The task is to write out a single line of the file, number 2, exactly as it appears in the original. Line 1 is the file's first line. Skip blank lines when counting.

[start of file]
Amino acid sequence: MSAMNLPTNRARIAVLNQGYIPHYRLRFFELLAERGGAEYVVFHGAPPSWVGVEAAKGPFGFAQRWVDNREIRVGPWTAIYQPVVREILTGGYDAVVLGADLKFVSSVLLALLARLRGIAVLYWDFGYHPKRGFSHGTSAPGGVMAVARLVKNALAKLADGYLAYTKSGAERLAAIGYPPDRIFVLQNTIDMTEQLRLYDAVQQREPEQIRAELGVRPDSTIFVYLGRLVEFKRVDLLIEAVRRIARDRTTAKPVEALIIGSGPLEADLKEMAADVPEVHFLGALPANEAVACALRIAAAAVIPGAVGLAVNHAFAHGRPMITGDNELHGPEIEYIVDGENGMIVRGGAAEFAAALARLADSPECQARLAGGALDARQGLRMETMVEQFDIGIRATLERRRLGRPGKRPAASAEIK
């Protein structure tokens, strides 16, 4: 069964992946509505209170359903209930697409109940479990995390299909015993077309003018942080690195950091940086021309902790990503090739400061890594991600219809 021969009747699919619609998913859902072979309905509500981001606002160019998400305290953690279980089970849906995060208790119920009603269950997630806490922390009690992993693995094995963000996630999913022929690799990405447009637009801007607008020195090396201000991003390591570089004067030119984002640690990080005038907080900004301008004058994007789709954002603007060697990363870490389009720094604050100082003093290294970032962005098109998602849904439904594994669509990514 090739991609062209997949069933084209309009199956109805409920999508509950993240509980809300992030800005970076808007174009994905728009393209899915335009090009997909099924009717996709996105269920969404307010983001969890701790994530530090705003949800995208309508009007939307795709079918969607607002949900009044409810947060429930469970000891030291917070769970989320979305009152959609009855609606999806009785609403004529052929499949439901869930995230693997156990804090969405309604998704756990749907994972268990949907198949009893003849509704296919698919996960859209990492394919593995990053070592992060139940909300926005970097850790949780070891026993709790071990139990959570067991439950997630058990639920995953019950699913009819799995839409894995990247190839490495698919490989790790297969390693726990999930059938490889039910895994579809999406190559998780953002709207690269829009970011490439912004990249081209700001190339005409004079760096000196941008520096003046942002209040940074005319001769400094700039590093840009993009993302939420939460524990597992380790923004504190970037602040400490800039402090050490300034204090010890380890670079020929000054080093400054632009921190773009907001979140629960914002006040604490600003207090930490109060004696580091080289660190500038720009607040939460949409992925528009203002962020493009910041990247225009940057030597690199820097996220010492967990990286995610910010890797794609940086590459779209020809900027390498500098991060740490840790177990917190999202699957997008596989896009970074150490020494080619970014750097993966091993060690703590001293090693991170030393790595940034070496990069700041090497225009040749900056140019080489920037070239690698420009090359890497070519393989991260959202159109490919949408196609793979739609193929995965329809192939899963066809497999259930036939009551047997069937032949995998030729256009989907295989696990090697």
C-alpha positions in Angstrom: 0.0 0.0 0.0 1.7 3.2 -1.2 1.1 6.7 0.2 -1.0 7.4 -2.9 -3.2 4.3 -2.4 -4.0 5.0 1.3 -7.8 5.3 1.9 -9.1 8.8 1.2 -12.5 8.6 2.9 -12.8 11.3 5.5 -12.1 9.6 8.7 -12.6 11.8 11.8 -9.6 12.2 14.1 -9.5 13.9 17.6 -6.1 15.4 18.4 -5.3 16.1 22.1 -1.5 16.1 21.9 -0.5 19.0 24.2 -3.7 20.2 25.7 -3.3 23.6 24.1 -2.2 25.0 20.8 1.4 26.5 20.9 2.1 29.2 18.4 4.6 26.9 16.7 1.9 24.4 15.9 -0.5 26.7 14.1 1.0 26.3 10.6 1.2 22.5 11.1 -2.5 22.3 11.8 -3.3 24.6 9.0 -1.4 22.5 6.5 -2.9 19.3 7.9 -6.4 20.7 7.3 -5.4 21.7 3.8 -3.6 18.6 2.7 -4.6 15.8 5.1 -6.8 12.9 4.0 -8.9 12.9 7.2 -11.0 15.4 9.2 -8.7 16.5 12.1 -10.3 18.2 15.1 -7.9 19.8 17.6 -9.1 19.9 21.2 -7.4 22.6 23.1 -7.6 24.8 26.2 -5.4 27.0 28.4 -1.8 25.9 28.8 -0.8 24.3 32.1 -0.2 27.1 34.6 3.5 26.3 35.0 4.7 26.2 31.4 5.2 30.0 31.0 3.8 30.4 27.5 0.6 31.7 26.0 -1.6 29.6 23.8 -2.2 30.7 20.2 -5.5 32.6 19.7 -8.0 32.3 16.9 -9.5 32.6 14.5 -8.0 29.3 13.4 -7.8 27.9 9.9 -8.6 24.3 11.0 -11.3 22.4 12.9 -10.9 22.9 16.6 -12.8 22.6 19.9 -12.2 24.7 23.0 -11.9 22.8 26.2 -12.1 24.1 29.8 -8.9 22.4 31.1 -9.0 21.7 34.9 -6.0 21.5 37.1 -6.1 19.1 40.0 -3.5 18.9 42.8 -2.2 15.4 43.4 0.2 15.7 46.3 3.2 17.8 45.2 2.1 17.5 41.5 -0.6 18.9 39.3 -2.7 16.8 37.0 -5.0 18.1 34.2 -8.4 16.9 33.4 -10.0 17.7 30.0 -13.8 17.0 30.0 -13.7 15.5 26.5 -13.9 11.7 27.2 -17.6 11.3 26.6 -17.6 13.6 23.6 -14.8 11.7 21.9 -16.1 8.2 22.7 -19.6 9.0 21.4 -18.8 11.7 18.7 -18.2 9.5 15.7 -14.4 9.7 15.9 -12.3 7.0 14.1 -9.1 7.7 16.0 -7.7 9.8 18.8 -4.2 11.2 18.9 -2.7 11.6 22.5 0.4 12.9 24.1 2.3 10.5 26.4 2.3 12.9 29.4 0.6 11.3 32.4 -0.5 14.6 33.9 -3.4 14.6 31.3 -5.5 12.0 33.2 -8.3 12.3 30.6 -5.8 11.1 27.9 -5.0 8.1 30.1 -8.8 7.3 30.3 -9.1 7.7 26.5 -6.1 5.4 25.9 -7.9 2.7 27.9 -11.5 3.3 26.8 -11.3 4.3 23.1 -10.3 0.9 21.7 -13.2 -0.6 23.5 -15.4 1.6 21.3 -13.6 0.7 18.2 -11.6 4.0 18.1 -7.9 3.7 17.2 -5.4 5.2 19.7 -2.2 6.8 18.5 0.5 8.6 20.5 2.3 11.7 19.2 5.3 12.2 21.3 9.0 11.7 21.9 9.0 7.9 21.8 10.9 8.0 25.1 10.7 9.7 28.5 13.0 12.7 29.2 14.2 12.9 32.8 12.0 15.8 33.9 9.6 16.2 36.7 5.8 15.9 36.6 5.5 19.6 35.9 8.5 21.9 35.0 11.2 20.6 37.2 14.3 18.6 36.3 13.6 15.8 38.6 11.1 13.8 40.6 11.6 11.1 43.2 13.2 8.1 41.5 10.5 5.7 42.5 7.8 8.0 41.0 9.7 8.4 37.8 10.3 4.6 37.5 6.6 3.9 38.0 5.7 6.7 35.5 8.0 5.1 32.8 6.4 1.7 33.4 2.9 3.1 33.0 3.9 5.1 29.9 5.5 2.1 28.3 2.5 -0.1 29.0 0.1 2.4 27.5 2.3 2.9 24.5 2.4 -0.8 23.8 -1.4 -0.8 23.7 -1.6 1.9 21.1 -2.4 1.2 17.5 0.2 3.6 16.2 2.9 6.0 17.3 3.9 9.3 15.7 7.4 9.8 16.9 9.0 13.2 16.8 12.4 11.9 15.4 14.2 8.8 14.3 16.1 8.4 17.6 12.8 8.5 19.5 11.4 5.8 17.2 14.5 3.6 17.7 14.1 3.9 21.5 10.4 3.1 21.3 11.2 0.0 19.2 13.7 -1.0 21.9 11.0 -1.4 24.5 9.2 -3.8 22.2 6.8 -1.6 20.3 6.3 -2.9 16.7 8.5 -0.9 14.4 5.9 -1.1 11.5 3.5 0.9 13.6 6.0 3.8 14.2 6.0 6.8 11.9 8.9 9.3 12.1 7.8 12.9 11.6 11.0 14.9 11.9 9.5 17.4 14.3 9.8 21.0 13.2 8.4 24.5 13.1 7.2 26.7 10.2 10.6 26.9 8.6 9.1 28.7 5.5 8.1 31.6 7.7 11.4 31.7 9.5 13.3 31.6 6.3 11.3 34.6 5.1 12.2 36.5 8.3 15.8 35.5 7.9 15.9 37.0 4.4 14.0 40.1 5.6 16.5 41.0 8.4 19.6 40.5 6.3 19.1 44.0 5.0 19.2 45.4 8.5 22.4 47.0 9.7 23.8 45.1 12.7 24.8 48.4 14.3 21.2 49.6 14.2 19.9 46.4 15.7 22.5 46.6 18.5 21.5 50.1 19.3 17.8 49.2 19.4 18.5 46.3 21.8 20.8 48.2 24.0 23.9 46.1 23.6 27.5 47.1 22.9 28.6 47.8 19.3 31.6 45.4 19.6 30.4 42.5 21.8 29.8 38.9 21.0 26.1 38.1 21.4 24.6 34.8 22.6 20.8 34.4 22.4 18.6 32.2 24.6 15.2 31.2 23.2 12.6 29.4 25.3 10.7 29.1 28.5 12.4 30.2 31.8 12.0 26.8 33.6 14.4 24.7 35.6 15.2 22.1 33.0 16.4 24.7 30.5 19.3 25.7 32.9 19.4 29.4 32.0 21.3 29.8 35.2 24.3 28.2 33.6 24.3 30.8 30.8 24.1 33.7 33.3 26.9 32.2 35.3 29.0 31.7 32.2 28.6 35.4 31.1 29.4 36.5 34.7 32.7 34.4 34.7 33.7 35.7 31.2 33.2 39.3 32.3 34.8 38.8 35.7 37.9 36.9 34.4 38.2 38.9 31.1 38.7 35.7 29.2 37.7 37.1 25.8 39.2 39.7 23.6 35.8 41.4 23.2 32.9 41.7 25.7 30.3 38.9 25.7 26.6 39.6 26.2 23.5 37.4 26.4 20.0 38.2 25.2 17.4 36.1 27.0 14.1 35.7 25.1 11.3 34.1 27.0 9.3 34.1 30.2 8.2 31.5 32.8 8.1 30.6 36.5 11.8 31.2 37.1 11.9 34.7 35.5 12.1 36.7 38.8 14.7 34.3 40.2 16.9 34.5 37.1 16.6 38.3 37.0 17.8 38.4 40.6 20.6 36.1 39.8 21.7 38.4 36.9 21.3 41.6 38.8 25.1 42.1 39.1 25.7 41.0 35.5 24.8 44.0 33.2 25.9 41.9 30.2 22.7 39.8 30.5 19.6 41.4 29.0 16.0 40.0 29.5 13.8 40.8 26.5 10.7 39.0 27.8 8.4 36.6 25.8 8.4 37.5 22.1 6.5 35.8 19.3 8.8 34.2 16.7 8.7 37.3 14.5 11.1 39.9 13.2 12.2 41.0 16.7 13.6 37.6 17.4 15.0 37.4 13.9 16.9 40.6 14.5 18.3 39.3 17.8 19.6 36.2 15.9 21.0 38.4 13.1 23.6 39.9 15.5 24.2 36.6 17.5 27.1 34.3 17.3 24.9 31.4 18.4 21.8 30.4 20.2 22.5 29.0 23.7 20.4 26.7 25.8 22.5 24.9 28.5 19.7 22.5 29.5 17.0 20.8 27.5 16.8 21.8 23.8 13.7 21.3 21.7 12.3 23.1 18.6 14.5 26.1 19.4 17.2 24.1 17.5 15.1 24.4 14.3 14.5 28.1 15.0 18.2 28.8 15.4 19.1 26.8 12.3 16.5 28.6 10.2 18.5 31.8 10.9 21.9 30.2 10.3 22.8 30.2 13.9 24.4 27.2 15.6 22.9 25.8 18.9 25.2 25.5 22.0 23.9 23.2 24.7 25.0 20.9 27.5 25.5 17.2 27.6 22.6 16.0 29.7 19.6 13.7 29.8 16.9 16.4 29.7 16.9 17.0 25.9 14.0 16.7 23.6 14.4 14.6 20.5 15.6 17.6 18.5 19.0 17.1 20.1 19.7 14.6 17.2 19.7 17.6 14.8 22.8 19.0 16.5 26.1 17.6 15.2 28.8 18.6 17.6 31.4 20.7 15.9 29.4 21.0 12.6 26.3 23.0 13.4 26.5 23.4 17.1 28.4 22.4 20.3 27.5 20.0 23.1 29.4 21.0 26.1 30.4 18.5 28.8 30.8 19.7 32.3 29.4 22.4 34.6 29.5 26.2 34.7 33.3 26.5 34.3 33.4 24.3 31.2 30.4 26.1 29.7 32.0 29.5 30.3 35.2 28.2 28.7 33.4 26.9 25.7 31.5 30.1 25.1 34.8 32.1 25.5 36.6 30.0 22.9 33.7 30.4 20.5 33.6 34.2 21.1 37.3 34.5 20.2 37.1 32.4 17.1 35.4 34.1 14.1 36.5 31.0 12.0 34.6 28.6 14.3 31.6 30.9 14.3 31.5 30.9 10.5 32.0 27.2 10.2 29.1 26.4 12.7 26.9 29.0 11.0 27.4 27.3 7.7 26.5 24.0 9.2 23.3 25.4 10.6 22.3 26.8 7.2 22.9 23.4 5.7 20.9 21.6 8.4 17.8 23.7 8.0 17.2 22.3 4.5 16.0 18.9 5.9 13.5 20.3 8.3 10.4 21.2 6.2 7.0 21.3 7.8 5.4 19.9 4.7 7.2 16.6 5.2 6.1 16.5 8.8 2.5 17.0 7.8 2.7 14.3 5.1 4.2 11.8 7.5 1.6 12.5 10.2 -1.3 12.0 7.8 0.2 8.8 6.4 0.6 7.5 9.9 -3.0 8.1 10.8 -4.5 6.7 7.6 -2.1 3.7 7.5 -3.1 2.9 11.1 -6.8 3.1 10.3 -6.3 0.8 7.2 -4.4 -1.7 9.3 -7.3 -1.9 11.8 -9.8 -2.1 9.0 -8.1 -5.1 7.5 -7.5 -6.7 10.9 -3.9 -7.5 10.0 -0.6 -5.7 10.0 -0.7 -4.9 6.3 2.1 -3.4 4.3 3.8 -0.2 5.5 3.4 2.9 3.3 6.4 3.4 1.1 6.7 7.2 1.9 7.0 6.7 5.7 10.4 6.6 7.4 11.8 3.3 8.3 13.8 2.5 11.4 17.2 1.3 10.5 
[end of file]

């Protein structure tokens, strides 16, 4: 069964992946509505209170359903209930697409109940479990995390299909015993077309003018942080690195950091940086021309902790990503090739400061890594991600219809 021969009747699919619609998913859902072979309905509500981001606002160019998400305290953690279980089970849906995060208790119920009603269950997630806490922390009690992993693995094995963000996630999913022929690799990405447009637009801007607008020195090396201000991003390591570089004067030119984002640690990080005038907080900004301008004058994007789709954002603007060697990363870490389009720094604050100082003093290294970032962005098109998602849904439904594994669509990514 090739991609062209997949069933084209309009199956109805409920999508509950993240509980809300992030800005970076808007174009994905728009393209899915335009090009997909099924009717996709996105269920969404307010983001969890701790994530530090705003949800995208309508009007939307795709079918969607607002949900009044409810947060429930469970000891030291917070769970989320979305009152959609009855609606999806009785609403004529052929499949439901869930995230693997156990804090969405309604998704756990749907994972268990949907198949009893003849509704296919698919996960859209990492394919593995990053070592992060139940909300926005970097850790949780070891026993709790071990139990959570067991439950997630058990639920995953019950699913009819799995839409894995990247190839490495698919490989790790297969390693726990999930059938490889039910895994579809999406190559998780953002709207690269829009970011490439912004990249081209700001190339005409004079760096000196941008520096003046942002209040940074005319001769400094700039590093840009993009993302939420939460524990597992380790923004504190970037602040400490800039402090050490300034204090010890380890670079020929000054080093400054632009921190773009907001979140629960914002006040604490600003207090930490109060004696580091080289660190500038720009607040939460949409992925528009203002962020493009910041990247225009940057030597690199820097996220010492967990990286995610910010890797794609940086590459779209020809900027390498500098991060740490840790177990917190999202699957997008596989896009970074150490020494080619970014750097993966091993060690703590001293090693991170030393790595940034070496990069700041090497225009040749900056140019080489920037070239690698420009090359890497070519393989991260959202159109490919949408196609793979739609193929995965329809192939899963066809497999259930036939009551047997069937032949995998030729256009989907295989696990090697």